Searching over 5,500,000 cases.

Buy This Entire Record For $7.95

Download the entire decision to receive the complete text, official citation,
docket number, dissents and concurrences, and footnotes for this case.

Learn more about what you receive with purchase of this case.

Krupnick v. Windy Ridge Corp.

Supreme Court of New York, Third Department

February 23, 2017

WINDY RIDGE CORP. et al., Defendants, and ROBERT KALLMAN, Respondent. GREGORY J. ALLEN, as Receiver for WINDAY RIDGE CORP., Respondent.

          Calendar Date: January 10, 2017

          Schiller, Knapp, Lefkowitz & Hertzel, LLP, Latham (Gregory J. Sanda of counsel), for appellant.

          Greg D. Lubow, Tannersville, for Robert Kallman, respondent.

          Freeman Howard, PC, Hudson (Paul M. Freeman of counsel), for Gregory J. Allen, respondent.

          Before: Garry, J.P., Rose, Devine, Clark and Mulvey, JJ.


          Rose, J.

         Appeal from an amended order of the Supreme Court (McDonough, J.), entered February 4, 2016 in Greene County, which granted a motion by the receiver for defendant Windy Ridge Corp. to, among other things, permit a sale of the property and mandate plaintiff's discharge of the mortgage.

         In 2003, defendant Robert Kallman and Sheldon Krupnick, plaintiff's husband, borrowed funds from plaintiff to finance their purchase of all of the capital stock in defendant Windy Ridge Corp [1]. Kallman and Krupnick, in their capacity as the sole members of Windy Ridge, executed a promissory note that obligated Windy Ridge to repay the loan. To secure payment of the note, they also executed a mortgage on all of the real property owned by Windy Ridge in the Town of Windham, Greene County, and personally guaranteed the note. After Windy Ridge failed to make payment, plaintiff commenced this action against Windy Ridge and Kallman to, among others, foreclose the mortgage and obtain a deficiency judgment. Issue was joined and, in 2011, plaintiff moved for summary judgment. Kallman then cross-moved for summary judgment dismissing the complaint, alleging that he was fraudulently induced to execute the note, mortgage and personal guarantee.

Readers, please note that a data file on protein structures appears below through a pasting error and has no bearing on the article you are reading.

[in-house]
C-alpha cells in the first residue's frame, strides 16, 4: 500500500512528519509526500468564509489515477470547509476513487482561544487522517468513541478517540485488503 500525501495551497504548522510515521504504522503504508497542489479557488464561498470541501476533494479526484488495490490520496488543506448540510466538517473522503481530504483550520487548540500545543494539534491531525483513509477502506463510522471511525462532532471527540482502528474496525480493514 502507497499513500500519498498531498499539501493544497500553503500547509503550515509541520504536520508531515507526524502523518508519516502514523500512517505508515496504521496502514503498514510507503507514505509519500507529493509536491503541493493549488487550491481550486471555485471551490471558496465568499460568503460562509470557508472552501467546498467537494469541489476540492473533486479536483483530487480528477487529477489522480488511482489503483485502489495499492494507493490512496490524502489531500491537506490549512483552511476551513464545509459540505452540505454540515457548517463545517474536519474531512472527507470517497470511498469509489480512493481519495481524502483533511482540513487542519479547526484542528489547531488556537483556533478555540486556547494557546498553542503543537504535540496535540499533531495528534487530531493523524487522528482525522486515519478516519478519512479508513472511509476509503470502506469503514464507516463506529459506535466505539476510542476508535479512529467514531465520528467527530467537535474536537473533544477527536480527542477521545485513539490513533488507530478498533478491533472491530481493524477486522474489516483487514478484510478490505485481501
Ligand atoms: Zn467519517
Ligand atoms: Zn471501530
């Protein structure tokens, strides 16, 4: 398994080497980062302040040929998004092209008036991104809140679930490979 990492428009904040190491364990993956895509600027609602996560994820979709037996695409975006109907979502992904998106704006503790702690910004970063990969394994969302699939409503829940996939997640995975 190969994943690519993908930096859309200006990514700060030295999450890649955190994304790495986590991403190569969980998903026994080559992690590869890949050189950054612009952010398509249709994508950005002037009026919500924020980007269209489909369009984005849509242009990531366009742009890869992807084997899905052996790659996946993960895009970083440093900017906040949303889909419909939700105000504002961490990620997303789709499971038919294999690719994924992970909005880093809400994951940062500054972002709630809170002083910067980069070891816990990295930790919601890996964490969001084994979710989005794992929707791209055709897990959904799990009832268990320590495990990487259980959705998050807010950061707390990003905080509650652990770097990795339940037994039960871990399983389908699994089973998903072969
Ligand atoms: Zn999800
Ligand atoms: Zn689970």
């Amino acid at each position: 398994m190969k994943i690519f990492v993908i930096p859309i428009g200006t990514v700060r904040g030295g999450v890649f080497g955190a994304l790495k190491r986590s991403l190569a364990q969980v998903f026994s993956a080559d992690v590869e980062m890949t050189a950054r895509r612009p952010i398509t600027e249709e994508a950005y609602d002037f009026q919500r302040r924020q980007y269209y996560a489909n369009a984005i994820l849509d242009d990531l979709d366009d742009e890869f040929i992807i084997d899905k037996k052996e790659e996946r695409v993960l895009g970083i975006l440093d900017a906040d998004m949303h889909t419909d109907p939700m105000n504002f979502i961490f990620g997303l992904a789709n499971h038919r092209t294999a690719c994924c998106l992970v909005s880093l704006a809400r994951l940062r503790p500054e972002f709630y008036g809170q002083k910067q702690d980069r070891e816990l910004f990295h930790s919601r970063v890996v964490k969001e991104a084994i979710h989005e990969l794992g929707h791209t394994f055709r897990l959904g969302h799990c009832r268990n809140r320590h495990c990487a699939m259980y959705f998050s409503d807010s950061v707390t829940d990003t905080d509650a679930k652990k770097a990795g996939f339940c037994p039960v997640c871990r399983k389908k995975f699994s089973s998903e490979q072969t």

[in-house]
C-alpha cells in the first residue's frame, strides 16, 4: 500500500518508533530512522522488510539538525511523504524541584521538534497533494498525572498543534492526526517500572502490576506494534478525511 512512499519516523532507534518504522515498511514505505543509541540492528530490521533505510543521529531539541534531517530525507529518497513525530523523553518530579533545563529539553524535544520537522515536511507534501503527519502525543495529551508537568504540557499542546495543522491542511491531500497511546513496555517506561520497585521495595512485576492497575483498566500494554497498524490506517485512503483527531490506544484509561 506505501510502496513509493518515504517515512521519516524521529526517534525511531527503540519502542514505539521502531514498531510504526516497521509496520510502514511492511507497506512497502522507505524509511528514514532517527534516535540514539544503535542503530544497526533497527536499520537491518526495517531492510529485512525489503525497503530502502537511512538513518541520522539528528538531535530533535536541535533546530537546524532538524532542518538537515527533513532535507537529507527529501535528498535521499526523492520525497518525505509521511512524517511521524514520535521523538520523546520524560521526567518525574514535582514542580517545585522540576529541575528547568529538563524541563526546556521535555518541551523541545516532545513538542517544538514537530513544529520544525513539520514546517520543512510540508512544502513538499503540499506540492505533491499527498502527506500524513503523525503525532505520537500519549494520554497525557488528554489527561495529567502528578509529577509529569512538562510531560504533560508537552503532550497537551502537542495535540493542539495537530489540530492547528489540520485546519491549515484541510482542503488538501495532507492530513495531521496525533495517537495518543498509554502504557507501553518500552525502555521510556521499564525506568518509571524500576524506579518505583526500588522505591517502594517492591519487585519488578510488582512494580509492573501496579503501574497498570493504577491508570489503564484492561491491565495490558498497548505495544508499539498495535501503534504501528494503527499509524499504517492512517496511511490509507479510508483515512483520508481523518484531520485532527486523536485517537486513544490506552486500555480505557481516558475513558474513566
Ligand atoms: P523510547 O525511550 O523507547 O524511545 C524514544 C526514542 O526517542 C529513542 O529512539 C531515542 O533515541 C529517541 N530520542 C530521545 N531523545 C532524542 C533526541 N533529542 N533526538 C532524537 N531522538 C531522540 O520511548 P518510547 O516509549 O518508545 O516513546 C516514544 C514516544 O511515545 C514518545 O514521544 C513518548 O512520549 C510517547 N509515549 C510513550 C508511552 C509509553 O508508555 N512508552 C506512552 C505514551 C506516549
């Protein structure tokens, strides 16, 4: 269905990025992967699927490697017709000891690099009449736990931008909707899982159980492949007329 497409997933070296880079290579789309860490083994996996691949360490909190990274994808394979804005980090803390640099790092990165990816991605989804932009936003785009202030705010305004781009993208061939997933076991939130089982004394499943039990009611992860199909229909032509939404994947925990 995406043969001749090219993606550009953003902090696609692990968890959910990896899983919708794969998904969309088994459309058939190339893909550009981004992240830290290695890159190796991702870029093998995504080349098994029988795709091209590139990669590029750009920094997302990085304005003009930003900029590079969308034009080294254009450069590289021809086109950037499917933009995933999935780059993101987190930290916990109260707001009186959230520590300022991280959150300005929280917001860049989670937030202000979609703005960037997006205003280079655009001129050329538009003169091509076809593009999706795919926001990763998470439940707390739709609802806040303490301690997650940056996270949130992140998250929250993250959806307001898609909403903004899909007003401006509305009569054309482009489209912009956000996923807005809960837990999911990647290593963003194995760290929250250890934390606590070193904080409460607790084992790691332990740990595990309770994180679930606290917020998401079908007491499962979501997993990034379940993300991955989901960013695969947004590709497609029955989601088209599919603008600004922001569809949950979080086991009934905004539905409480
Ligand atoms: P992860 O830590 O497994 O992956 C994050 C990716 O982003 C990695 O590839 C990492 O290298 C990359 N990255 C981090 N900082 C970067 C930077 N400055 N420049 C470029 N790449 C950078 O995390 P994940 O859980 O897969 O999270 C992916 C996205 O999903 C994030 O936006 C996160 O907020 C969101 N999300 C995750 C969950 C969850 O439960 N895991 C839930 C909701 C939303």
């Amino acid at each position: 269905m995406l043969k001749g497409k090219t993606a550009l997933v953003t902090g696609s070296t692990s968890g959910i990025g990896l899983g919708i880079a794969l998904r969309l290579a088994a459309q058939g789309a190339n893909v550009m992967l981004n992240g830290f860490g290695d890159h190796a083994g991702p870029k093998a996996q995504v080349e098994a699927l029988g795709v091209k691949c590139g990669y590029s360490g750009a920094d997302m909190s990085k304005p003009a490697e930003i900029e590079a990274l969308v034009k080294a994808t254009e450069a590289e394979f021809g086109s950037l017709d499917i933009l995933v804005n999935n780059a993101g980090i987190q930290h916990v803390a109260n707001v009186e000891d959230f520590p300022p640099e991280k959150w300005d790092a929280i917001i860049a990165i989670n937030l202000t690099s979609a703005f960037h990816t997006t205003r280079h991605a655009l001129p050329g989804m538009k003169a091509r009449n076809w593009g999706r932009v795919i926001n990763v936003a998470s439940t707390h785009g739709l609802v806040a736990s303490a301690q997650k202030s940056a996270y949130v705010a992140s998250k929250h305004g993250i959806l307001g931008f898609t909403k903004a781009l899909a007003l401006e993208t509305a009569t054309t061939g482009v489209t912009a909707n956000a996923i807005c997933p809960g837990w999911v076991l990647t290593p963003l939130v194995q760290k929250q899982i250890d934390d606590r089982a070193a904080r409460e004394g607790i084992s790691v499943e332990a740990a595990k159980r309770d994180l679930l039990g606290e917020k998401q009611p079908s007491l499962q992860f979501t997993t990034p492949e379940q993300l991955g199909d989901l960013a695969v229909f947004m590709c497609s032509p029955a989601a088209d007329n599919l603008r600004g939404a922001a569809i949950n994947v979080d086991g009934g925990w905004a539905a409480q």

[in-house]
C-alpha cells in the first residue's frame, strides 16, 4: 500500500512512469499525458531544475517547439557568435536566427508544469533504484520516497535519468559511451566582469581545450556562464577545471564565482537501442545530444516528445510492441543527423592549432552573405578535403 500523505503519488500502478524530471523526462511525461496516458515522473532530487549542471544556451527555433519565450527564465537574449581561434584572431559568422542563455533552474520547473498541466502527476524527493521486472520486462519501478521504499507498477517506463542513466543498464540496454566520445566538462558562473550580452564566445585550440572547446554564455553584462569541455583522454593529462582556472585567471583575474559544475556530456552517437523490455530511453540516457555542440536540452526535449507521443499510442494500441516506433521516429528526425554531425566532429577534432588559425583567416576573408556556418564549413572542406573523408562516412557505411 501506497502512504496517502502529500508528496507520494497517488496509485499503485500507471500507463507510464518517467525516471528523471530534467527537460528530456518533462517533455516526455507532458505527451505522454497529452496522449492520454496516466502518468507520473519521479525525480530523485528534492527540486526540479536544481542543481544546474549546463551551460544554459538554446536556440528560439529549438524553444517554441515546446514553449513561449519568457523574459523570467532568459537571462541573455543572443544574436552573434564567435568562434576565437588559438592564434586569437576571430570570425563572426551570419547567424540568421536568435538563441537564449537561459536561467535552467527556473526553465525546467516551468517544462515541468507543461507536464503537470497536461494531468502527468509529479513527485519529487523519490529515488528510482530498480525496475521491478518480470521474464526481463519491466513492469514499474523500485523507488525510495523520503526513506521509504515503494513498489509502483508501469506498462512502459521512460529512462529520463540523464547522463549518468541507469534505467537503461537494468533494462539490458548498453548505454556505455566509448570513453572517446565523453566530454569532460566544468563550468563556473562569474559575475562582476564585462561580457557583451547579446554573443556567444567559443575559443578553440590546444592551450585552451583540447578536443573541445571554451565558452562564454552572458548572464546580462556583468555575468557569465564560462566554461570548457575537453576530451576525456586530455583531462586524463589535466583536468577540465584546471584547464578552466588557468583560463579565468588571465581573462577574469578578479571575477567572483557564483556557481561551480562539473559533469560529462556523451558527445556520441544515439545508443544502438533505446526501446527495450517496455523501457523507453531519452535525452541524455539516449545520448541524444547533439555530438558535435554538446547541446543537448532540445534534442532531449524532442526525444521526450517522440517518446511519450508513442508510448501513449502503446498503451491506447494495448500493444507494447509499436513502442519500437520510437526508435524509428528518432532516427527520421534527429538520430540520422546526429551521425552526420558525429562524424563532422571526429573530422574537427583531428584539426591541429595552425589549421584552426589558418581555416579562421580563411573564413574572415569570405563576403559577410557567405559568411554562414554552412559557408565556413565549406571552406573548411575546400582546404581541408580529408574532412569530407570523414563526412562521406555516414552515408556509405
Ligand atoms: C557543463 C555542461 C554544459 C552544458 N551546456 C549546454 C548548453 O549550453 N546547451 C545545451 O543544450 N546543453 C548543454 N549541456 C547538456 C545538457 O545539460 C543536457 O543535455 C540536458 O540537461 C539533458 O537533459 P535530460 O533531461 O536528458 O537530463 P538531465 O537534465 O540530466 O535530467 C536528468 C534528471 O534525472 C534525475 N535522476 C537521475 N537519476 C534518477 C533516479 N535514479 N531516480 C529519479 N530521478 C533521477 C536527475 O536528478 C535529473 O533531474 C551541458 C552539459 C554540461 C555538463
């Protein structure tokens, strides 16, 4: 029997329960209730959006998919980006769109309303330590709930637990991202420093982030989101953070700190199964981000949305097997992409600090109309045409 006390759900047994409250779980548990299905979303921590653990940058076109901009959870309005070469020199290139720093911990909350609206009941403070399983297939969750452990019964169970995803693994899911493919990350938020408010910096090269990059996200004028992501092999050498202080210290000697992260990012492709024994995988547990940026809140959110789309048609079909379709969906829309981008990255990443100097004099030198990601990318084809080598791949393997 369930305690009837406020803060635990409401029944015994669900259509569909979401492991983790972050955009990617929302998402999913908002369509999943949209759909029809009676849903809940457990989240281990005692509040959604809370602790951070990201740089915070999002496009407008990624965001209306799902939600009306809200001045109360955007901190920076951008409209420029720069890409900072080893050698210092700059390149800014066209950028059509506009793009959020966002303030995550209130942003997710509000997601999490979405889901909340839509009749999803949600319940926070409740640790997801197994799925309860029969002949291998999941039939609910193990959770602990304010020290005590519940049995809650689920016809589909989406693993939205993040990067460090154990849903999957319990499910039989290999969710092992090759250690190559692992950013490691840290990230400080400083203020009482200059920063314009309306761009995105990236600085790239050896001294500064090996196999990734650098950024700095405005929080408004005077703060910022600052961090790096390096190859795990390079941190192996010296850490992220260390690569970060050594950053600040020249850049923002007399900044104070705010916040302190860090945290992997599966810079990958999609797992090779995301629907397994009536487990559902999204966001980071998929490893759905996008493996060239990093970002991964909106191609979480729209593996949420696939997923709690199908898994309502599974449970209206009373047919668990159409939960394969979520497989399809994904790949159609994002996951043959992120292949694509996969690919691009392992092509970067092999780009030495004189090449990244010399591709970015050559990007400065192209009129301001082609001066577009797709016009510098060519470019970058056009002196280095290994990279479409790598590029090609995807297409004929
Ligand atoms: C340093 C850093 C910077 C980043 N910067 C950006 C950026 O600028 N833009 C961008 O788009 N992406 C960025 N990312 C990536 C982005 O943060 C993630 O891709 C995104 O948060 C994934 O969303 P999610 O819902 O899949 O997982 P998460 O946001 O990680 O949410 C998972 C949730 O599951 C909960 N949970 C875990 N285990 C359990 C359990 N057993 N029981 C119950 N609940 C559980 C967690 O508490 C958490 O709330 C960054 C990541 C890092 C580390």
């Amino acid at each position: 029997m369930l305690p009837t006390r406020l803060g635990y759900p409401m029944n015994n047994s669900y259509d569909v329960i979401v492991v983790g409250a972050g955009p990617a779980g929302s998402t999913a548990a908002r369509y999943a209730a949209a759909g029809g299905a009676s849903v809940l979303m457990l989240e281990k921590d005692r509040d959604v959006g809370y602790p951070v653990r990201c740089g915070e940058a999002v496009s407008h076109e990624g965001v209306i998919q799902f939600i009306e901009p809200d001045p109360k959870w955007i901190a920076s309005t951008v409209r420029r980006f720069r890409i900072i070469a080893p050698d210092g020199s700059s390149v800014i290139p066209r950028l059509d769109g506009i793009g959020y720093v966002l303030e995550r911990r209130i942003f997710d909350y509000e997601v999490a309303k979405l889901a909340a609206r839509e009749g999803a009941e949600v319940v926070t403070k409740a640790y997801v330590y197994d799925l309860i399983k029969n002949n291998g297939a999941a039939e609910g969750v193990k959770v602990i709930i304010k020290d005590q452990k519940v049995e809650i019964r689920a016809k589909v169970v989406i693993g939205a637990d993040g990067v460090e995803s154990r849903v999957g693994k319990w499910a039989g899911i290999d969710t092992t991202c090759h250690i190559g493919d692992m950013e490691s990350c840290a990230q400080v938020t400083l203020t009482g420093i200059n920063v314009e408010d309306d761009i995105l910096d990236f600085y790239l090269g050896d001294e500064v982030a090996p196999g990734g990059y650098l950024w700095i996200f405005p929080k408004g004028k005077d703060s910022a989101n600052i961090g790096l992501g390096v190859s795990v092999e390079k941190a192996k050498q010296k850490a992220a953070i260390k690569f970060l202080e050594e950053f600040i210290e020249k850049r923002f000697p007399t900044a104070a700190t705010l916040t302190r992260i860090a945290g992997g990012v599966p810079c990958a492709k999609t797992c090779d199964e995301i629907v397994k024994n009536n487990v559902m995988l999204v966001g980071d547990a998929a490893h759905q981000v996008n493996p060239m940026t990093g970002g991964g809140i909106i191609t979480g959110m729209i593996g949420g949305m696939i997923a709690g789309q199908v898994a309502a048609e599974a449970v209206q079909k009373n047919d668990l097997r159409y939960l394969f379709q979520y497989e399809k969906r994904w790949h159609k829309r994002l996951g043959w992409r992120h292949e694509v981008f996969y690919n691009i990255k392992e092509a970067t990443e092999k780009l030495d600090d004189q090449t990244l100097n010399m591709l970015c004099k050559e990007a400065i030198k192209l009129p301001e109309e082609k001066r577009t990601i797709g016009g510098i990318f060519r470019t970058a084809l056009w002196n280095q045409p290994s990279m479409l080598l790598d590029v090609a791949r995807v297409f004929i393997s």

Shortly thereafter, Kallman commenced a separate proceeding to judicially dissolve Windy Ridge (see Business Corporation Law § 1104-a). Supreme Court granted the petition, appointed a receiver in that proceeding to supervise the winding up of Windy Ridge's assets, including the real property that is the subject of this foreclosure action, and stayed this action (see Business Corporation Law §§ 1008 [a] [9]; 1115 [a] [3]). Four years later, in 2015, the receiver entered into a contract to sell all of Windy Ridge's assets. After plaintiff sent the receiver a payoff letter indicating that she was owed $460, 819.76, the receiver moved in this action for an order directing that, upon the closing of title to Windy Ridge's real property, he is to deliver to plaintiff's attorney $480, 819.76 (the payoff amount of $460, 819.76, plus $20, 000 as an estimated amount of accruing interest) to be held in the attorney's escrow account and, upon such payment, directing the Greene County Clerk to, among other things, discharge plaintiff's mortgage. Although the mortgage would then be discharged, thereby allowing the receiver to transfer title, the funds would remain in the escrow account of plaintiff's attorney until further direction of the court after its determination of the long-pending summary judgment motions. Supreme Court granted the receiver's motion in full and provided, among other things, that the payment into the attorney's escrow account constituted "substitute collateral" for the mortgage. Plaintiff now appeals.